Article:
At the end of the day we headed back down the icy canyon. Both Amy and I took the ice slide down one steep portion, on accident. No one was hurt. We both laughed at ourselves and then remembered to keep in mind the tips Anna had bestowed earlier.


We met at The Secret Garden for another incredible home cooked meal by Sarah, a recap of the day and a breakdown of all the different gear options in ice climbing by the legendary Kitty Calhoun. This was another invaluable addition to the weekend. We learned the pros and cons of different ice tools, crampons, boots, clothes, nutrition, ect. Inevitably I decided my next pair of crampons would be Black Diamond Sabretooths and I was definitely going to get a bunch of Gu Summit Tea for later outings. Also, I am lusting after a set of Grivel ice axes for when I start delving into mixed climbing.


Day Two – Scottish Gullies


On the second day we walked up Box Canyon Road from The Vic to climb in the Lower Bridge/Scottish Gullies area. Again, we combined groups and Elaina set up the ropes while Anna coached us on the short but steep approach, but not without an adorable facetime between Amy and her daughter first. “Mama, don’t get hurt!” Quick aside: I love seeing moms doing adventurous things to better themselves and I love kids seeing their moms doing rad things. Go Amy!


This canyon had a river running through it and planks set up to get to the belay spots and climbs. It was gorgeous. I may have found these planks more daunting than the climbs to start, but by the end of the day I was traversing them with no problem, thanks to Anna’s attention and coaching.


The climbs in this canyon were a little taller and a little more advanced than the previous day. Sue Browning had a stellar day. She took a fall at one point and impressed me with how she overcame that challenge and kept climbing. Sue hadn’t been climbing in something like ten years, but you would never know it by how she climbed over the weekend. Sarah Rickel had a complete breakthrough day. All her past Chicks clinics came together and she found a new confidence in her climbing. It was awesome to see. It was also great to belay her on a few of these climbs!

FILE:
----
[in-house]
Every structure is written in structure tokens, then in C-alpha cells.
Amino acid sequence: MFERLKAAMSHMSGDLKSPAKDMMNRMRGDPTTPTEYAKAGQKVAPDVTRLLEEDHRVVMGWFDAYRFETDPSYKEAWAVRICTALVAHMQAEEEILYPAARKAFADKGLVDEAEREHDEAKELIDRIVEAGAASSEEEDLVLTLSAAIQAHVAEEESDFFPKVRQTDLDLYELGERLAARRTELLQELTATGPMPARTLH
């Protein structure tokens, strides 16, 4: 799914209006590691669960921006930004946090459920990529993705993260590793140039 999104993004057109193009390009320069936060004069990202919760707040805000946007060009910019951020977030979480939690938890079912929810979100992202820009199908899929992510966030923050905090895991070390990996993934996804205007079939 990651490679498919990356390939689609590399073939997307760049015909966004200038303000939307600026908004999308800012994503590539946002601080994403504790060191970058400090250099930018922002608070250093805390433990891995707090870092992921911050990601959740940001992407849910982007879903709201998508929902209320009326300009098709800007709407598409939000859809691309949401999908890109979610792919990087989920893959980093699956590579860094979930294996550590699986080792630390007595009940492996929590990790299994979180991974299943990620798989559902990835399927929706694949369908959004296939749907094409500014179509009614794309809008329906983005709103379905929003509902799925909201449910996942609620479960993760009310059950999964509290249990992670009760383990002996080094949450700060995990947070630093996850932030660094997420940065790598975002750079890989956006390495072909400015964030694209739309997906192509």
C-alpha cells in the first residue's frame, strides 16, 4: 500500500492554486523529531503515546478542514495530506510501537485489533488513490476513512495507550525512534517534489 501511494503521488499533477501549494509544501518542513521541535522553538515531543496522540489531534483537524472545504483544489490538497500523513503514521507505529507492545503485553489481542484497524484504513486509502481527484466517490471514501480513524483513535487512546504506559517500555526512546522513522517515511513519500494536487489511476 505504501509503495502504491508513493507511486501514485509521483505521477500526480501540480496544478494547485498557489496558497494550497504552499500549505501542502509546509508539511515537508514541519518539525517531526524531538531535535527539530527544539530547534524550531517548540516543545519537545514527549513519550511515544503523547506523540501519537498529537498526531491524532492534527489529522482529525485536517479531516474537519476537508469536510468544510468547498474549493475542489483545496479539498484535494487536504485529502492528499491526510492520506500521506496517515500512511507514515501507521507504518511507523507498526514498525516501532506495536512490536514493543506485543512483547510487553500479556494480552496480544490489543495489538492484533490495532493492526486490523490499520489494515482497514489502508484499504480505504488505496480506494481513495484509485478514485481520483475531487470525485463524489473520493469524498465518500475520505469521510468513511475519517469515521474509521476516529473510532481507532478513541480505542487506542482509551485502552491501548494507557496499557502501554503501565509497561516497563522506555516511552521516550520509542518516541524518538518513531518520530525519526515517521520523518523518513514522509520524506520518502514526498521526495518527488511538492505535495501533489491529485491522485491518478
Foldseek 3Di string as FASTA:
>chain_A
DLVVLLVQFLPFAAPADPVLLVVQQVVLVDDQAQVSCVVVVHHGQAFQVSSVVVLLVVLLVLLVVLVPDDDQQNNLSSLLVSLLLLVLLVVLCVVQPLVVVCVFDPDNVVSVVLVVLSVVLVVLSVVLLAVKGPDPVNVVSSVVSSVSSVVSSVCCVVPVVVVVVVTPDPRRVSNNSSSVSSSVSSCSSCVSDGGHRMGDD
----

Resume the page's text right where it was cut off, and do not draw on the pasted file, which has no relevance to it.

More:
By the end of the day, Jo, S’Moore and Amanda were trying more technical mixed climbs. Rickel, Jamie and I were practicing climbing with no axes or just one axe to work on better footwork.


Some had to leave early, but after the day of climbing we headed back to The Secret Garden for more delightful food, and to recap the weekend. We had a round table where we discussed our biggest take-away, then our guide would say what they thought we got out of the clinic. For me, I was really excited to learn the foundations for good form in ice climbing. I’ve by no means perfected it, but I know what to think about and what to work on every time I head out. It was really cool to hear about the other, more advanced groups that Dawn Glanc and Lindsay Hamm took out. Aimee, Diane, Gina, Nicole, Mary and Victoria worked on more advanced skills and even had their first lead climbs! I aspire to be like Diane some day, who has taken pretty much every clinic Chicks has offered in the past year and has transformed into a really confident and independent climber in a short amount of time.


It was great to meet everyone that participated in the 2018 Jiffy clinic. I look forward to coming back to another clinic when I am ready to take my ice climbing to the next level. I want to extend a huge thank you to Chicks Climbing and Skiing, The Subaru Adventure Team, Osprey and Black Diamond for letting me have such an unreal experience – and for supporting each other in a way that raises the climbing community. I’ve already been able to take my new skills and gear out on some climbs closer to home in Cheyenne Canyon and Hully Gully, and I can’t wait to get back to Ouray. Hope to see you all out on the ice soon!